Thursday, October 01, 2009

Disappointment

All right, so this is a really bizarre thing to make someone like me feel disappointment. I am not a clothes shopper. I am not someone who has a clue about fashion. According to what people tell me, I missed my calling as an academic when it comes to style. However, I hate to tell you this, but I have always secretly loved fall fashions and the fall issues of fashion and women's magazines.

When I was a teenager, it was that fabulous, extra-thick August issue of Seventeen that had me salivating. Remember all those plaids and wools (this was the early 1980s, for you poor souls who don't)? Preppy-dom, as well as trying to look as British as possible, was "in." I was so much more sophisticated than my clueless peers, because I'd just come back from living in England. I "introduced" what we Americans call "knickers," which would have had my English classmates in stitches had I told them, "I wore my knickers and a Fair Isle sweater to school today."

I was also into Glamour, which pulled out all the stops for fall. I was always thinking about how to combine what was in Seventeen with a few ideas from Glamour, so that I could, well, you know, pull off a truly glamorous look. Not exactly easy to do when working with a babysitter's budget. Still, I was judicious and didn't mind putting things on lay-away at stores at the mall in July so that I could be wearing them come October. (After all, in North Carolina, one could never really wear fall clothing much before then.)

I subscribed to both Seventeen and Glamor from about ages fourteen on. In the fall, however, I would make the big purchase of Vogue as well (absolutely, completely beyond any imaginable budget I might have as far as the fashions depicted, but I still had an imagination and this horrible little disastrous thing that has gotten me into trouble all my life known as "hope"). I would spend hours poring over the models in their exquisite fall outfits, wondering if I could ever look like that.

Okay, let's forget all the damage such magazines do to the teenage girl out there, most of whom think they need to look like those models and wear those clothes that nobody in the real world can afford. Let's think about comfort and nostalgia instead. Let's all pretend we are 45-year-old women wandering around in Border's, looking for a little comfort after a hard day. Let's pretend we haven't looked at any of those magazines in years. Let's browse through some sale displays and find nothing that grabs us; let's look for some authors who are not on the shelves; let's be annoyed with ourselves for forgetting that book so-and-so told us we must read. Let's suddenly remember it's late August, and the fall fashion magazines must all be on the stands. Let's wander over to the magazine section that we typically ignore.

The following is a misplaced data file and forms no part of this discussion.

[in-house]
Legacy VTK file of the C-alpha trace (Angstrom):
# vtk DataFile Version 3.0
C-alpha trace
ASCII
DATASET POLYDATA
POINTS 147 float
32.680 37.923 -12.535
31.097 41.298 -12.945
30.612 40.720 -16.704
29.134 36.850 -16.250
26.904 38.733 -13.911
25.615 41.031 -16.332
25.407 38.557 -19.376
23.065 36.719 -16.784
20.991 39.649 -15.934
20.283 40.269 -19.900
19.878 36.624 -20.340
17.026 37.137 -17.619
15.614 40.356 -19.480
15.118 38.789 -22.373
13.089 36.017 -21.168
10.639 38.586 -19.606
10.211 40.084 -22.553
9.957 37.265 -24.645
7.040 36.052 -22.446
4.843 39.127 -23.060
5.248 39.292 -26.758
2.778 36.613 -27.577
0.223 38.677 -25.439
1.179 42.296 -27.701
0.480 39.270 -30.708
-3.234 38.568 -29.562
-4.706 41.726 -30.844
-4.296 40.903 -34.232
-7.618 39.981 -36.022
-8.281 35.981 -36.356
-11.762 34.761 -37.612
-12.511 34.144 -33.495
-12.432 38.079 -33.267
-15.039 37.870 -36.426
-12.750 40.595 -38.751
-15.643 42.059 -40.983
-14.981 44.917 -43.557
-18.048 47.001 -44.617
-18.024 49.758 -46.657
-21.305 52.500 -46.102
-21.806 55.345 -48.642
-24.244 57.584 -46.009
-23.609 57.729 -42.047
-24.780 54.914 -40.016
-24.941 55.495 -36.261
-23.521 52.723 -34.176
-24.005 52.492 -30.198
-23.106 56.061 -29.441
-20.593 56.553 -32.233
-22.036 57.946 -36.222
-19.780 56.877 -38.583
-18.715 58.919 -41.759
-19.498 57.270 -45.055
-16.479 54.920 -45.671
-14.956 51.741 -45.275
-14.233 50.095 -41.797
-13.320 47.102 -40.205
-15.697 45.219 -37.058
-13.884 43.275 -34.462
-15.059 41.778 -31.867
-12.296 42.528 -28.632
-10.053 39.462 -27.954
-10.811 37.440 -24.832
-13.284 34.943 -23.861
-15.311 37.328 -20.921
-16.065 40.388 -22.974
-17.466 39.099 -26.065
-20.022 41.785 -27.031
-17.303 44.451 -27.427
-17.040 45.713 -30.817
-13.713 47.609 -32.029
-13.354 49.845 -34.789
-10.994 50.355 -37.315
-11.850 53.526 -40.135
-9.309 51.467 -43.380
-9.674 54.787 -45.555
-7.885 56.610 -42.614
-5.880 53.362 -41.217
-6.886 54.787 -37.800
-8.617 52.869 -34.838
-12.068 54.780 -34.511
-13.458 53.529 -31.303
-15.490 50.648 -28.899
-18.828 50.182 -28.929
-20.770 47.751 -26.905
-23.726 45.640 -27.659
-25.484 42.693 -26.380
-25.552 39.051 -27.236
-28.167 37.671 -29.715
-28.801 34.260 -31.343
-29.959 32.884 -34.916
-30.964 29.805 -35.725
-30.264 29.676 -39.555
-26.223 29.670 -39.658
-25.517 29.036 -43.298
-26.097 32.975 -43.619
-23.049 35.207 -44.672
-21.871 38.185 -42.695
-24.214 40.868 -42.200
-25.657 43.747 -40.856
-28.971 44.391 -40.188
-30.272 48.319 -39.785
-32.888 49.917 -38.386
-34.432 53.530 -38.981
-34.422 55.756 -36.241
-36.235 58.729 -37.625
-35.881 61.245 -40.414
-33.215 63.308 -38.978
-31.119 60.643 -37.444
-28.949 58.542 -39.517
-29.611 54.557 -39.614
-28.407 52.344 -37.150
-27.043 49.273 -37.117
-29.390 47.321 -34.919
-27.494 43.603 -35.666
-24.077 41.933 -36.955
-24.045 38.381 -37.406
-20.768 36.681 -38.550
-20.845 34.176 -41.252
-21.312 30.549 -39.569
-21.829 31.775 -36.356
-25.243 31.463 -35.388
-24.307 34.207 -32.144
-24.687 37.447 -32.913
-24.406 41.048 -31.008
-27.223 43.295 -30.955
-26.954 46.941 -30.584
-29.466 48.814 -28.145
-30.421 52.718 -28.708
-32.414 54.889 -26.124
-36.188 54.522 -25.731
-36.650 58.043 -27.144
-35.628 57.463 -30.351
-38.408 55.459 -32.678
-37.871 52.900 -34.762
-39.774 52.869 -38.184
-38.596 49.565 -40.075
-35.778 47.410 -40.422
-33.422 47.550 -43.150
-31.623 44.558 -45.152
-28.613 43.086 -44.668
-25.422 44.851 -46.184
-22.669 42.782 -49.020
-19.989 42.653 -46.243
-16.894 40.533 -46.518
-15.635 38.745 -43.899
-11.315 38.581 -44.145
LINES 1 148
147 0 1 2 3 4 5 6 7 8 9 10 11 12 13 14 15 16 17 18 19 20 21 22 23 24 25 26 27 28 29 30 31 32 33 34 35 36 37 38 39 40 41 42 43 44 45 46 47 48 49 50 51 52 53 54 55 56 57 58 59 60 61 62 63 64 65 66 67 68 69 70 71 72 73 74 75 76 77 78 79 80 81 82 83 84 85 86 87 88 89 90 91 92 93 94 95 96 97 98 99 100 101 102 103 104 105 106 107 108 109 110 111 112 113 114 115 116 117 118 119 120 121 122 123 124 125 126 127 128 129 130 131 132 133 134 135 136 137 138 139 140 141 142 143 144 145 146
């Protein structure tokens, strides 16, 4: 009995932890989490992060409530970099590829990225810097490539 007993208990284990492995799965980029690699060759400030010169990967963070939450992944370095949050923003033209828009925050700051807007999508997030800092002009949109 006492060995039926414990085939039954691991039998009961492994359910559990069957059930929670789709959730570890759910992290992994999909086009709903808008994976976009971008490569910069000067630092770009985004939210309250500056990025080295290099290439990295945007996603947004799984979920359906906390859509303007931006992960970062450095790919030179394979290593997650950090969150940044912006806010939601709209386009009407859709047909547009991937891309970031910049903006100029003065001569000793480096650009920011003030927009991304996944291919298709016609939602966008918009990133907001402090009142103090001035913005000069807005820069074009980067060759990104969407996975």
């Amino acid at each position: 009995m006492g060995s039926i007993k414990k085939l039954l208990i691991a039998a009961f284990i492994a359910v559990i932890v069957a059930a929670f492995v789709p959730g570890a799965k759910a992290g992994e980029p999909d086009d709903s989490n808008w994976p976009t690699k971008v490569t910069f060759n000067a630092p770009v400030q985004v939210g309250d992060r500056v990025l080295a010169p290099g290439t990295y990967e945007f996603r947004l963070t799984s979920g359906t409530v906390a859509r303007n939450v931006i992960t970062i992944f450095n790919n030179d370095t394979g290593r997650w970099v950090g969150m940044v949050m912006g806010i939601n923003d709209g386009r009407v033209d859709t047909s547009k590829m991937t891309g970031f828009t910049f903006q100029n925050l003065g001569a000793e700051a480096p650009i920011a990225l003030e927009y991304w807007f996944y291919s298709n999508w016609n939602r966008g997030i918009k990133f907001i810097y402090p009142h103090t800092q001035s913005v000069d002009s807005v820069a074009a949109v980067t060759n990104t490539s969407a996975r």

Let's not. You know that beautiful, thick, enticing issue of Seventeen you remember oh-so-fondly? It no longer exists. Ditto Glamour. Vogue is still somewhat promising, but when you begin to flip through it, you find yourself wondering if you have accidentally picked up the swimsuit issue of Sports Illustrated. Elle, another favorite from your twenty-something years, seems to have shrunk to the size of a comic book. What's happened? Disillusioned, you decide, "Oh well, at least there's O," only to discover that you can't find it anywhere. Frantically looking for some sort of comfort, you decide to buy "as a nice surprise for your husband" an issue of Rolling Stone, only to be reminded that it is now the size and shape of a glossy-covered People. You end up leaving the store empty-handed. "Disappointment" does not even come close to describing how you feel.

Tell me: I'm getting so old to feel so disappointed, right? Then again, e-magazines can't come quickly enough for the likes of me.

6 comments:

ZoesMom said...

I loved those magazines as a kid too. I remember being very excited when I was allowed to subscribe to Seventeen. It is sad that the magazines aren't what they once were and I don't think kids today will ever get the thrill of having the new issue arrive in the mail. At the same time, there is so much more out there on the web that they really are superfluous.

BooksPlease said...

OK, please tell me what "knickers" are in America. I'm giggling over here and wondering what they can be.

Emily Barton said...

ZM, "superfluous" is definitely the right word, except on those rare occasions when I'm overwhelmed with nostalgia. However, I will take blogs over Seventeen any day.

BP, I'm not sure what you call them. They're knee-length trousers. Another old-fashioned name for them here is knee breeches.

Dorothy W. said...

I'm having a little trouble relating to the disappointment you describe here, but then again, I am one of those academics with some style issues! Thank God for Becky who is doing what she can to improve matters a bit.

knitseashore said...

Coming to this post very late, but had to comment. Like you, I loved Seventeen, Elle, and the occasional issue of Vogue. The "big" issues this year were so small due to the lack of advertising...so many magazines are folding and it's so sad.

I don't know if I can do e-zines -- not nearly as much fun stuffing one in a totebag on your way to the beach or a weekend away.

Emily Barton said...

Ms. Knits, you, too, huh? And if we're reduced to nothing but e-zines, what WILL we take to the beach that will be able to survive all that sand? Maybe I should have kept all my ancient issues of Seventeen for reminiscing in the future.